Cooks Illustrated suggests making a dent in the center of the patty to avoid those puffy grilled burgers that are more like a meatball than a patty. In addition to reduced poofing, the dent makes for an evenly cooked burger. No more giant charcoal briquette with a raw, bloody center! Yay!
If you’re feeling sassy, chop up a few jalapeños and add them when you season the meat. We prefer crisp sweet onions, but you might grill the other half of the onion (in thick slices to prevent them from falling through the rack) as a nice condiment alternative. Put them on the grill right when you start the burgers, or they won’t finish in time.
2 pounds lean ground beef (Use lean ground beef when grilling. The lack of excess fat prevents those scary grease fire flare-ups.)
1 envelope Lipton’s Onion Soup Mix (aka Lipton’s Recipe Secrets)
4 big spoonfuls of prepared horseradish
1 teaspoon ground mustard
1 tablespoon freshly ground black pepper
2 cloves garlic, crushed
1/2 sweet yellow onion, sliced thinly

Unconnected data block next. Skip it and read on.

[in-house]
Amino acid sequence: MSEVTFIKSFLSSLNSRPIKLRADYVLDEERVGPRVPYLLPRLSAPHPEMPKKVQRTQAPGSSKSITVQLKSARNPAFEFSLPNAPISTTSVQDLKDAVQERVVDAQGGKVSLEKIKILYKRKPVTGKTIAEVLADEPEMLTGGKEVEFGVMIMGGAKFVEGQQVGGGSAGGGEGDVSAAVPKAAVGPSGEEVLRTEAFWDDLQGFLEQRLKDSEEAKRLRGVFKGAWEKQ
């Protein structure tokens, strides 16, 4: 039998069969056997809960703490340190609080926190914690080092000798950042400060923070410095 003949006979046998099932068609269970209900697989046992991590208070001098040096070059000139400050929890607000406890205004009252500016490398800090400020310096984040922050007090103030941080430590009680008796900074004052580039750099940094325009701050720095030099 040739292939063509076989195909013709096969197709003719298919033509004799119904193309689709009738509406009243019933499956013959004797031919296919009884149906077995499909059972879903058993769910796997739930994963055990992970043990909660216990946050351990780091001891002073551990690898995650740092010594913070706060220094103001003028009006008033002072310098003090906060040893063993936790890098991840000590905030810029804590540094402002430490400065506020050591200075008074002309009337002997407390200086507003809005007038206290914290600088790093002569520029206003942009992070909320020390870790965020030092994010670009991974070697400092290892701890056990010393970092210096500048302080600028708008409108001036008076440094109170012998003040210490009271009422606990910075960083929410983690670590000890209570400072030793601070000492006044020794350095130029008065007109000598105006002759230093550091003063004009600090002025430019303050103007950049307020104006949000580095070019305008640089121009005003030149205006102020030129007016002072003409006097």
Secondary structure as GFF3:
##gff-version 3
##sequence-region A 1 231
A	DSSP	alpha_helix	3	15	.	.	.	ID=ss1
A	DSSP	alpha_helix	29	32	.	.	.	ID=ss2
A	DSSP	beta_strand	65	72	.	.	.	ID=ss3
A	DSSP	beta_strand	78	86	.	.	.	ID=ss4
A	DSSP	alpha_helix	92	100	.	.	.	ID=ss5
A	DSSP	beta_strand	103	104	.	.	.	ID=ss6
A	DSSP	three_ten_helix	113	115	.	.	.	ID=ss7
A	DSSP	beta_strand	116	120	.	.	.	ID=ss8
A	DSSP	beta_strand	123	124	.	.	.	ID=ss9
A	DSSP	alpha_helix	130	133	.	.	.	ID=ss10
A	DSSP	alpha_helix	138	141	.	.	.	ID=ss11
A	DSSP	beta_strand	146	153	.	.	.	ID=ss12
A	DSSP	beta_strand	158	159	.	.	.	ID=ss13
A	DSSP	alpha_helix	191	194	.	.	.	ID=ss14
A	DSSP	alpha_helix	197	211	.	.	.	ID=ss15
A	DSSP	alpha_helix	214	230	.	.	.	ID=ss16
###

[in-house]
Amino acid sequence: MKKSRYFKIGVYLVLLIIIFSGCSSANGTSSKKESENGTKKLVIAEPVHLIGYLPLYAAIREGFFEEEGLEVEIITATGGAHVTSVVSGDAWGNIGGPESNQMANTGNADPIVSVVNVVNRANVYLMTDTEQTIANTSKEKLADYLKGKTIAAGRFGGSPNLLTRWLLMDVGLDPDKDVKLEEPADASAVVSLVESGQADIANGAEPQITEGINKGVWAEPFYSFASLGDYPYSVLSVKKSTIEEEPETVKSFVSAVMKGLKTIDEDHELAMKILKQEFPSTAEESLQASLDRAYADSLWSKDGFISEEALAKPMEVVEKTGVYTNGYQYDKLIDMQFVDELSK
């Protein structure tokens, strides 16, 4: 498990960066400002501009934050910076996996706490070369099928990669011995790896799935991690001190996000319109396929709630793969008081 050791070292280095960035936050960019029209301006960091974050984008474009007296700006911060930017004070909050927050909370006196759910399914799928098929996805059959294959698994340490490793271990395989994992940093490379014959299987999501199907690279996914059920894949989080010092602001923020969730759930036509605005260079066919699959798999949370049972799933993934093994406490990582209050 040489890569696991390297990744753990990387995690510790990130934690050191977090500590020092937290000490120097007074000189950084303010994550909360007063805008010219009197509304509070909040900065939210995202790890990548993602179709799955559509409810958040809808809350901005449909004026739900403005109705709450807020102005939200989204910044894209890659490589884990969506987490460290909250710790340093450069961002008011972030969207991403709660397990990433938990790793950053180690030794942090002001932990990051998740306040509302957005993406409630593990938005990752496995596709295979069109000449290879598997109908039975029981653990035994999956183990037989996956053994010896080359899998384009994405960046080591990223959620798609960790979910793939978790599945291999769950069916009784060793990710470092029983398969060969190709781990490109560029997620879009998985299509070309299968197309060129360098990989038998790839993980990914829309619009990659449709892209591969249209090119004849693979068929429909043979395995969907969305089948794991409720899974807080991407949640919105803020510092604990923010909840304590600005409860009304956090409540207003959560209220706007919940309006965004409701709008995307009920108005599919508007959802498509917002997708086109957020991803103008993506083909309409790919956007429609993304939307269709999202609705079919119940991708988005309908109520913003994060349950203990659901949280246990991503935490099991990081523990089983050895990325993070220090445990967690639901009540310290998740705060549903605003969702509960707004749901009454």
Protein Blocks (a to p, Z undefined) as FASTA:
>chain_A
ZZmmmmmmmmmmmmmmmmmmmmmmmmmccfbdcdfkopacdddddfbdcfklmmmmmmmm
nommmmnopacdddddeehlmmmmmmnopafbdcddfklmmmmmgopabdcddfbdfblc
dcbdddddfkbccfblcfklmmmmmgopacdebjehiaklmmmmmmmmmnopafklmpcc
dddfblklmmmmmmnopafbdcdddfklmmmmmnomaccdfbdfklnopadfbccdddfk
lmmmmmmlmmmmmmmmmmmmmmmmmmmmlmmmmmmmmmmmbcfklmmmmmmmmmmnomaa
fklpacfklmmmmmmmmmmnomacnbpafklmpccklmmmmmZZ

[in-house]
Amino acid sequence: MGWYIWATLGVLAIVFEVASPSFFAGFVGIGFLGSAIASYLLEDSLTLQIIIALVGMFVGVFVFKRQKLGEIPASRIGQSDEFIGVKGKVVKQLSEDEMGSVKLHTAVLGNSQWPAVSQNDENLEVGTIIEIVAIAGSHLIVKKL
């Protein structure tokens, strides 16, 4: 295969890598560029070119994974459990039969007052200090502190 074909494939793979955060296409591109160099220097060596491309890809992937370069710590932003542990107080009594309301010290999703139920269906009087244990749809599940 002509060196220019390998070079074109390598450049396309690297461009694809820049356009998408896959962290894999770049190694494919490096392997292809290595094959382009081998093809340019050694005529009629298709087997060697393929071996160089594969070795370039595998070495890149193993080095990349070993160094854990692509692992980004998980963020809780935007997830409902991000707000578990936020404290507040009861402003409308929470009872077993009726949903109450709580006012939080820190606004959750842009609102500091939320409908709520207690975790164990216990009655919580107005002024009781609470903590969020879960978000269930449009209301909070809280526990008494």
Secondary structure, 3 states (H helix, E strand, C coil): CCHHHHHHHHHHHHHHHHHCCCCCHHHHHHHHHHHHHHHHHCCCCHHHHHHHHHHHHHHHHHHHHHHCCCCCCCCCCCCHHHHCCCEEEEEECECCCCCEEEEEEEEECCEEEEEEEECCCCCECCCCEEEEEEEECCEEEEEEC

sliced cheese (American, cheddar, Monterey jack, Havarti, etc.)
1 – 2 tomatoes, sliced
ketchup and mustard
Crumble hamburger. Sprinkle all ingredients over. Using your fingers, lightly combine seasonings with burger. Don’t overwork the meat or it will get tough.
Divide seasoned hamburger into 6 equal balls. Flatten each ball into a thick patty.
Using your three middle fingers, press a large, shallow dent into the center of each patty. The indentation in the center of the burger helps fight the battle of the burger bulge. (See picture above for detail).
Grill burgers over medium-hot coals for about 3 minutes, or until meat looks nice and browned and shiny (instead of just sweaty), and there are nice black grill marks. Flip burgers, layer with cheese, and cook an additional 3 – 5 minutes, depending on how well you like your bovine charred.
Meanwhile, toast buns on the sides of the grill just until grill marks appear. Serve finished burgers open-faced on toasted buns & let guests dress their own.
Slap some cheese on after you grill one side. The cheese will melt while the other half grills, preventing the overcooking that occurs if you wait until after the burger’s done.
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